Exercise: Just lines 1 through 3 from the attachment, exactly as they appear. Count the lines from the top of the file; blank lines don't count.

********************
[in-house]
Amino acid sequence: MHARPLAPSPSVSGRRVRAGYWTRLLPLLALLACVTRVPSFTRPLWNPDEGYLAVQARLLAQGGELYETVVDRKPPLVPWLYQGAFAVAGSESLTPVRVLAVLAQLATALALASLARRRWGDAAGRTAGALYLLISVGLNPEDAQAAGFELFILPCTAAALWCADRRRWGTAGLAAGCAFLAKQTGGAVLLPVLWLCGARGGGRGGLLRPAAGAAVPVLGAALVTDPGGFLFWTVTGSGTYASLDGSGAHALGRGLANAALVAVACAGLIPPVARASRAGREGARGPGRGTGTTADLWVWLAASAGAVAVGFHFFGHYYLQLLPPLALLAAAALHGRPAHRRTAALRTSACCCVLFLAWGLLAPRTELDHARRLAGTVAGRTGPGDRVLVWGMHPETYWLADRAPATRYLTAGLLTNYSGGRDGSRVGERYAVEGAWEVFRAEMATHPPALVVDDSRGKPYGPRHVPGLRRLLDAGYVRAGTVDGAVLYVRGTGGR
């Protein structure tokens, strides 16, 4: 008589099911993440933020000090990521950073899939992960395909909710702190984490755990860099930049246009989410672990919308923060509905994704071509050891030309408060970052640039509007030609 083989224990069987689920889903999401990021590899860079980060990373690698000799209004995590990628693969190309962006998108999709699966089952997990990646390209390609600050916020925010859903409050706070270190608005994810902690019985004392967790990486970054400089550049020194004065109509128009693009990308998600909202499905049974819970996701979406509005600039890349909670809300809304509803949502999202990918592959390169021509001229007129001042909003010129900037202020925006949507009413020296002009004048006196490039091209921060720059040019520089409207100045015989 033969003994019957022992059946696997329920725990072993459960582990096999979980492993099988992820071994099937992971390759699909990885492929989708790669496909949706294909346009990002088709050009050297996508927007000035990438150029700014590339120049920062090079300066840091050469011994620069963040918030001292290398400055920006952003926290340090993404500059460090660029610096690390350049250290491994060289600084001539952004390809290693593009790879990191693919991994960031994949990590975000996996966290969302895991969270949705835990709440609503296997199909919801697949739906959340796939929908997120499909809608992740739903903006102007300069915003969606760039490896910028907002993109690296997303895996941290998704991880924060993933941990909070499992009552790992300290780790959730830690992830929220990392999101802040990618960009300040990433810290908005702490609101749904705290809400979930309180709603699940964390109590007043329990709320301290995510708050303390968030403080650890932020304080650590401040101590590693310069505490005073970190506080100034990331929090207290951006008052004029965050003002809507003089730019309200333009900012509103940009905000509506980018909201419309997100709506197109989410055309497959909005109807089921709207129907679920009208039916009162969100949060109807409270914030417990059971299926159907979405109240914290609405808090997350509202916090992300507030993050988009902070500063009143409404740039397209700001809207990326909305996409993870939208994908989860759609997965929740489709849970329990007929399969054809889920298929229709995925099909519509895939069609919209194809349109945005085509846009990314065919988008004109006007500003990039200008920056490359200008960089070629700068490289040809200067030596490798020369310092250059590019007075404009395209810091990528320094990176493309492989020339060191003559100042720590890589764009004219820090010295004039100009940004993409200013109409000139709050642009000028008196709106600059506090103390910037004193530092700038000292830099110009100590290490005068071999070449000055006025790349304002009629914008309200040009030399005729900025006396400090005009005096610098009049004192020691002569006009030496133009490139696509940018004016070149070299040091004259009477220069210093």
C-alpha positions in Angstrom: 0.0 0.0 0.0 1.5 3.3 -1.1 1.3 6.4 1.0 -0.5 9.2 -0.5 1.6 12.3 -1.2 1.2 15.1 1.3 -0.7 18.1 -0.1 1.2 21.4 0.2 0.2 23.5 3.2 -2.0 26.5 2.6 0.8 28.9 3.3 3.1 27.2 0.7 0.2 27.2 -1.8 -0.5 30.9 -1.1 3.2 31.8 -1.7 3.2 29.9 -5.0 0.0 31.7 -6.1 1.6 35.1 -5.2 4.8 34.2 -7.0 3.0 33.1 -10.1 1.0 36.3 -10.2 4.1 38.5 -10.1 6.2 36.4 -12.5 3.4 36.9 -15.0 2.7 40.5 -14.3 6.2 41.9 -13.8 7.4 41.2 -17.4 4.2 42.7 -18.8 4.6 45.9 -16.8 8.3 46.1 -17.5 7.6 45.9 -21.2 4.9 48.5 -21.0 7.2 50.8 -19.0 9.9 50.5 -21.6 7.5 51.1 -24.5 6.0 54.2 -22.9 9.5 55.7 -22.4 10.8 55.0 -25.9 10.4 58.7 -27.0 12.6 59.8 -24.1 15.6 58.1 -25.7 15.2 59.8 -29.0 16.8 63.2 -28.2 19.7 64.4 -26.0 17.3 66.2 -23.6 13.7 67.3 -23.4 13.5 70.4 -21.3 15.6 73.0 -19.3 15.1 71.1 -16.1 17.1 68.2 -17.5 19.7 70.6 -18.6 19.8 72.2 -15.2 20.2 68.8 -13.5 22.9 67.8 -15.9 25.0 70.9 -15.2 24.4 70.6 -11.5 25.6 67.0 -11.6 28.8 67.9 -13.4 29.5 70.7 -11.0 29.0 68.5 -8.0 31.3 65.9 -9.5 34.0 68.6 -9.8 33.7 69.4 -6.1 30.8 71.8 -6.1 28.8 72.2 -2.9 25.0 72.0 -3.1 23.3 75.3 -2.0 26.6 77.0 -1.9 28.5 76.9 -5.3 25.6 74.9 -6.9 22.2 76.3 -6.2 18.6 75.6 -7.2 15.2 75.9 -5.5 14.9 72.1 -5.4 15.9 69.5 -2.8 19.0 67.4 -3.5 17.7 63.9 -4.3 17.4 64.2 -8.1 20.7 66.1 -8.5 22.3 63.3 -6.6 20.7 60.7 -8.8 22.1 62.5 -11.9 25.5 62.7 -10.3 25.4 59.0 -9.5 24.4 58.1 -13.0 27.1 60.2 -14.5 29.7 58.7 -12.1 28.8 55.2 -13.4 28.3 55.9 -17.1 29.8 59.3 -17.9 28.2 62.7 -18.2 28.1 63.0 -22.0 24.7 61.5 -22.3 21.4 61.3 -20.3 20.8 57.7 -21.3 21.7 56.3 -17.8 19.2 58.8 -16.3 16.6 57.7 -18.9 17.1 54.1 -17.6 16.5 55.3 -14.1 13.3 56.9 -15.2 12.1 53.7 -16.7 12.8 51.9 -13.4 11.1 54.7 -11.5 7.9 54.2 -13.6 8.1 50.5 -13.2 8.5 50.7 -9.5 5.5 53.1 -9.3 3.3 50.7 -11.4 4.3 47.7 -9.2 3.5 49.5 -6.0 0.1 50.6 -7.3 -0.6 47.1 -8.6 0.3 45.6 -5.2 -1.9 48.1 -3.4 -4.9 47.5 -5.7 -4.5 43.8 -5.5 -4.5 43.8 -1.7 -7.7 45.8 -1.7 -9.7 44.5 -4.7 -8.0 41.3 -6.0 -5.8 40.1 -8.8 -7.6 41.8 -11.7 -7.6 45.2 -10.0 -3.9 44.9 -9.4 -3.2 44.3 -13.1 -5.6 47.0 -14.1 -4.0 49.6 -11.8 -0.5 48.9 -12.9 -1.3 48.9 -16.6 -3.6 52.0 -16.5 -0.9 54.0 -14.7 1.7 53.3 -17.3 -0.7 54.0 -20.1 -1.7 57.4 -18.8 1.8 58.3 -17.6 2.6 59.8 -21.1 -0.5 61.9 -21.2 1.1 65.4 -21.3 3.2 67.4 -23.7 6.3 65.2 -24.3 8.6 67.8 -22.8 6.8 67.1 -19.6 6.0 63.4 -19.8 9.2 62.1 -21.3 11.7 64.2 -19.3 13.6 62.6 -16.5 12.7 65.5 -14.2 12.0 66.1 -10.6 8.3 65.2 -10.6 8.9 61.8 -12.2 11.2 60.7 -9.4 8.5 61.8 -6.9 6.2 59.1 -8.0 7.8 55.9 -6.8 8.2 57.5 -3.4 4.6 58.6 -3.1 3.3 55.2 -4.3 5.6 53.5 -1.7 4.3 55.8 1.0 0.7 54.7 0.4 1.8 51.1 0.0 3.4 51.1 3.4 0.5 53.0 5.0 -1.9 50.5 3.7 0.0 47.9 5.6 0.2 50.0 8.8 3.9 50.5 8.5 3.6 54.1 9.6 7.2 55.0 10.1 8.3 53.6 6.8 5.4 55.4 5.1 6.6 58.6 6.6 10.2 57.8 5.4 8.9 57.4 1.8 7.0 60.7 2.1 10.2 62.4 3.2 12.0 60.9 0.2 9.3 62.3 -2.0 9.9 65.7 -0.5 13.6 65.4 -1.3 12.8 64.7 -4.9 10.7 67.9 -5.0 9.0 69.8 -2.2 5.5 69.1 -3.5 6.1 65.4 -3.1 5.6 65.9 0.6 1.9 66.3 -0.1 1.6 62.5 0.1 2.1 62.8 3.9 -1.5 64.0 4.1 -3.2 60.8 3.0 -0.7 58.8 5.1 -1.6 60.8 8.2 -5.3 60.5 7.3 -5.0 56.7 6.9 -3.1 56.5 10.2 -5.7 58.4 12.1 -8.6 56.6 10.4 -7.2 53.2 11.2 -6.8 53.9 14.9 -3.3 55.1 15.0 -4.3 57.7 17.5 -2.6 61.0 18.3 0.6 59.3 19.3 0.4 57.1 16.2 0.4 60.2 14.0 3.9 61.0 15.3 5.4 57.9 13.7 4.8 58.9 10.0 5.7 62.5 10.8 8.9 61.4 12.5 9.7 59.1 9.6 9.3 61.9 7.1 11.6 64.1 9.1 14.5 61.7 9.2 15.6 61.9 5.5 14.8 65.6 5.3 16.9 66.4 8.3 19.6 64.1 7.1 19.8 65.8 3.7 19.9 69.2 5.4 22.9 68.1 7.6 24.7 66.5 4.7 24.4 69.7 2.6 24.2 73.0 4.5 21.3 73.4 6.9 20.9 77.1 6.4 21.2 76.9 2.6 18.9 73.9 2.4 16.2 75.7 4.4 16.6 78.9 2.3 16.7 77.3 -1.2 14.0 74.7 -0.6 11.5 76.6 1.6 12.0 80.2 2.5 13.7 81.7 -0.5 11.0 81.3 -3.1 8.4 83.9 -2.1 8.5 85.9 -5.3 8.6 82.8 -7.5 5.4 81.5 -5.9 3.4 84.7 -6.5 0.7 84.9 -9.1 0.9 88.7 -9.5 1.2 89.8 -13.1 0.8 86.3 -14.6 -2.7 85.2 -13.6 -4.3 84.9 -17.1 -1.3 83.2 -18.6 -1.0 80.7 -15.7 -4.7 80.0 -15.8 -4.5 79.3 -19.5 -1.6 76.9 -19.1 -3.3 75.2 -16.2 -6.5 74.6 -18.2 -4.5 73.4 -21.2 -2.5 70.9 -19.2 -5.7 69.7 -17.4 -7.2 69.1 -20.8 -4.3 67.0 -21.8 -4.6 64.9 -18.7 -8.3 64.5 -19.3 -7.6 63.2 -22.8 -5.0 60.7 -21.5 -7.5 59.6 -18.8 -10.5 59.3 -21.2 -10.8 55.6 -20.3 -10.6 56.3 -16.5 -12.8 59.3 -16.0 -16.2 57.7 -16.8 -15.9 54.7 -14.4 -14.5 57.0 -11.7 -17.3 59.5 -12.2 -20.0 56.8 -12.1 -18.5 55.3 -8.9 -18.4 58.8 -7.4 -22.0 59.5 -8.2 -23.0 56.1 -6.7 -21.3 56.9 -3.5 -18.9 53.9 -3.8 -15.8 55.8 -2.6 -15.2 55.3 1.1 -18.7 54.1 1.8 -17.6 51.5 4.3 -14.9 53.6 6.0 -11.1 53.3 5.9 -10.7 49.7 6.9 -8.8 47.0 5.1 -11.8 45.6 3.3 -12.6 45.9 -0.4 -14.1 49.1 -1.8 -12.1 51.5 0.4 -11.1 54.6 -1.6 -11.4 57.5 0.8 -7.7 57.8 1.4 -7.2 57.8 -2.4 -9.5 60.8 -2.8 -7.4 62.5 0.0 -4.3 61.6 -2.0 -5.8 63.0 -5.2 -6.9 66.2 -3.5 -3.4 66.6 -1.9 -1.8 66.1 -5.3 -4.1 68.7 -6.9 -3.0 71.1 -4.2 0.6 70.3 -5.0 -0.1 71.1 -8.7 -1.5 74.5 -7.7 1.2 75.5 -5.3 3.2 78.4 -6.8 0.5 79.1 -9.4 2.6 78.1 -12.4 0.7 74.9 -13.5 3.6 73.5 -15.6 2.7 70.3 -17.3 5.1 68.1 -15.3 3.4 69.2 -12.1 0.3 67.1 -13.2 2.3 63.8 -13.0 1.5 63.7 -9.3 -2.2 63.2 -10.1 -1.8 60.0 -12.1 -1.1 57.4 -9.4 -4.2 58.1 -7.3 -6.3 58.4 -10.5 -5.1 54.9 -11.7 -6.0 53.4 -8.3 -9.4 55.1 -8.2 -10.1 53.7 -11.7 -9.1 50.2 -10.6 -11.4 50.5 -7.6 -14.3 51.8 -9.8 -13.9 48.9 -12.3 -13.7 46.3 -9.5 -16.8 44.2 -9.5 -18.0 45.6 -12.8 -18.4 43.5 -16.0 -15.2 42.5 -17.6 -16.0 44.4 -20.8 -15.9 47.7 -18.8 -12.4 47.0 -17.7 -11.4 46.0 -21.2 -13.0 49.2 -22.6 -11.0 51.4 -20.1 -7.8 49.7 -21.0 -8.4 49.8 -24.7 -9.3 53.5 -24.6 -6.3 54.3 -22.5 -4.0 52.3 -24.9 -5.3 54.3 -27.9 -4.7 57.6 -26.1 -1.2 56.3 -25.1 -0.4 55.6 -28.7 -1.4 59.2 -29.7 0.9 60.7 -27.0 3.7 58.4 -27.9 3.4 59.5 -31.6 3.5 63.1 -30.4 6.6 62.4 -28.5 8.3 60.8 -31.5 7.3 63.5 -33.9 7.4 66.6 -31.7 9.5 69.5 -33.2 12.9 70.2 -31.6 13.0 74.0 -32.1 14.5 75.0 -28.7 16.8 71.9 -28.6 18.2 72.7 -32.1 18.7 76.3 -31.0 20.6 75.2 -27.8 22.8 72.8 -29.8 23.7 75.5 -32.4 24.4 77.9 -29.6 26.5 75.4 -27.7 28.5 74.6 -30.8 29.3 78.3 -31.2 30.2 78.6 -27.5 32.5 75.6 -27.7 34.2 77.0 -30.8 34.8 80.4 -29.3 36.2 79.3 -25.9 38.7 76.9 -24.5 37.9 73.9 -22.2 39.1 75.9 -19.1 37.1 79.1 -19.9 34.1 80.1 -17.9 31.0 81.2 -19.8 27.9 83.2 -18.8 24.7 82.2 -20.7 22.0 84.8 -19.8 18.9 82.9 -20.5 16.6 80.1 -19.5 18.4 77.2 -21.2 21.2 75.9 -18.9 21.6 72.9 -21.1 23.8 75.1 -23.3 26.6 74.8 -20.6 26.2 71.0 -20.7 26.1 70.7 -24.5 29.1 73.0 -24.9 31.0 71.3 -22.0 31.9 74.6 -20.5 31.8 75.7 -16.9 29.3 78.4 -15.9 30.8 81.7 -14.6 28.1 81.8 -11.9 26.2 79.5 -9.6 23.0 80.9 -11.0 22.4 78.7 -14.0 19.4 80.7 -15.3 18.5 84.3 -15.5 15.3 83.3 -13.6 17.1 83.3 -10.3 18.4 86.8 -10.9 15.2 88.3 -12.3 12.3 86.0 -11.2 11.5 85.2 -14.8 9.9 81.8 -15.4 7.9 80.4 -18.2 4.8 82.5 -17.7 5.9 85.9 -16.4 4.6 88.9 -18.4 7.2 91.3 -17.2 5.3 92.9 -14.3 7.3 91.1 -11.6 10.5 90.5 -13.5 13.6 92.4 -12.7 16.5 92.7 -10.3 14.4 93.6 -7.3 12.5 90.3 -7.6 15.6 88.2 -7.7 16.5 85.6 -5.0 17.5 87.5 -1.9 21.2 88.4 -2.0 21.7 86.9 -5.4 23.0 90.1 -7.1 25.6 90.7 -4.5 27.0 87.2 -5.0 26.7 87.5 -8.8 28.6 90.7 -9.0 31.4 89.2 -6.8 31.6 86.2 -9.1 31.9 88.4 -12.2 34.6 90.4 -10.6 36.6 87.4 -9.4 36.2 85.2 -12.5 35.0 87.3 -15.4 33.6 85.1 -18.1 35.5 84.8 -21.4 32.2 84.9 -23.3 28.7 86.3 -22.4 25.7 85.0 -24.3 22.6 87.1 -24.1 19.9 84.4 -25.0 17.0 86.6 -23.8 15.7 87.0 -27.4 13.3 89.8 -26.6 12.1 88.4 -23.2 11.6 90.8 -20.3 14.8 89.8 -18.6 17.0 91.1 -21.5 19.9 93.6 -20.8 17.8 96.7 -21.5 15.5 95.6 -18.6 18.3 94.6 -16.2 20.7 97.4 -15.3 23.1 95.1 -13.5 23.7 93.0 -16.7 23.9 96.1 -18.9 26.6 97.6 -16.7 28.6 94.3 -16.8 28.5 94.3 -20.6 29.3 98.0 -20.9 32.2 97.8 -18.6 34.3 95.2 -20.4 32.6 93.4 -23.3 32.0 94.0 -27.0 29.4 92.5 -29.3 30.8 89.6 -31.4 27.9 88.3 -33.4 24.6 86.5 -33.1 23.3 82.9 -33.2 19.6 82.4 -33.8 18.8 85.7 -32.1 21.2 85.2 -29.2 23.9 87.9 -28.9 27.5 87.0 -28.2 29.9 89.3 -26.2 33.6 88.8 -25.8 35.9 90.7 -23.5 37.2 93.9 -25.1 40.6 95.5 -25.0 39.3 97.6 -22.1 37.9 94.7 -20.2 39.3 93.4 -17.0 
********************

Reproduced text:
[in-house]
Amino acid sequence: MHARPLAPSPSVSGRRVRAGYWTRLLPLLALLACVTRVPSFTRPLWNPDEGYLAVQARLLAQGGELYETVVDRKPPLVPWLYQGAFAVAGSESLTPVRVLAVLAQLATALALASLARRRWGDAAGRTAGALYLLISVGLNPEDAQAAGFELFILPCTAAALWCADRRRWGTAGLAAGCAFLAKQTGGAVLLPVLWLCGARGGGRGGLLRPAAGAAVPVLGAALVTDPGGFLFWTVTGSGTYASLDGSGAHALGRGLANAALVAVACAGLIPPVARASRAGREGARGPGRGTGTTADLWVWLAASAGAVAVGFHFFGHYYLQLLPPLALLAAAALHGRPAHRRTAALRTSACCCVLFLAWGLLAPRTELDHARRLAGTVAGRTGPGDRVLVWGMHPETYWLADRAPATRYLTAGLLTNYSGGRDGSRVGERYAVEGAWEVFRAEMATHPPALVVDDSRGKPYGPRHVPGLRRLLDAGYVRAGTVDGAVLYVRGTGGR
């Protein structure tokens, strides 16, 4: 008589099911993440933020000090990521950073899939992960395909909710702190984490755990860099930049246009989410672990919308923060509905994704071509050891030309408060970052640039509007030609 083989224990069987689920889903999401990021590899860079980060990373690698000799209004995590990628693969190309962006998108999709699966089952997990990646390209390609600050916020925010859903409050706070270190608005994810902690019985004392967790990486970054400089550049020194004065109509128009693009990308998600909202499905049974819970996701979406509005600039890349909670809300809304509803949502999202990918592959390169021509001229007129001042909003010129900037202020925006949507009413020296002009004048006196490039091209921060720059040019520089409207100045015989 033969003994019957022992059946696997329920725990072993459960582990096999979980492993099988992820071994099937992971390759699909990885492929989708790669496909949706294909346009990002088709050009050297996508927007000035990438150029700014590339120049920062090079300066840091050469011994620069963040918030001292290398400055920006952003926290340090993404500059460090660029610096690390350049250290491994060289600084001539952004390809290693593009790879990191693919991994960031994949990590975000996996966290969302895991969270949705835990709440609503296997199909919801697949739906959340796939929908997120499909809608992740739903903006102007300069915003969606760039490896910028907002993109690296997303895996941290998704991880924060993933941990909070499992009552790992300290780790959730830690992830929220990392999101802040990618960009300040990433810290908005702490609101749904705290809400979930309180709603699940964390109590007043329990709320301290995510708050303390968030403080650890932020304080650590401040101590590693310069505490005073970190506080100034990331929090207290951006008052004029965050003002809507003089730019309200333009900012509103940009905000509506980018909201419309997100709506197109989410055309497959909005109807089921709207129907679920009208039916009162969100949060109807409270914030417990059971299926159907979405109240914290609405808090997350509202916090992300507030993050988009902070500063009143409404740039397209700001809207990326909305996409993870939208994908989860759609997965929740489709849970329990007929399969054809889920298929229709995925099909519509895939069609919209194809349109945005085509846009990314065919988008004109006007500003990039200008920056490359200008960089070629700068490289040809200067030596490798020369310092250059590019007075404009395209810091990528320094990176493309492989020339060191003559100042720590890589764009004219820090010295004039100009940004993409200013109409000139709050642009000028008196709106600059506090103390910037004193530092700038000292830099110009100590290490005068071999070449000055006025790349304002009629914008309200040009030399005729900025006396400090005009005096610098009049004192020691002569006009030496133009490139696509940018004016070149070299040091004259009477220069210093």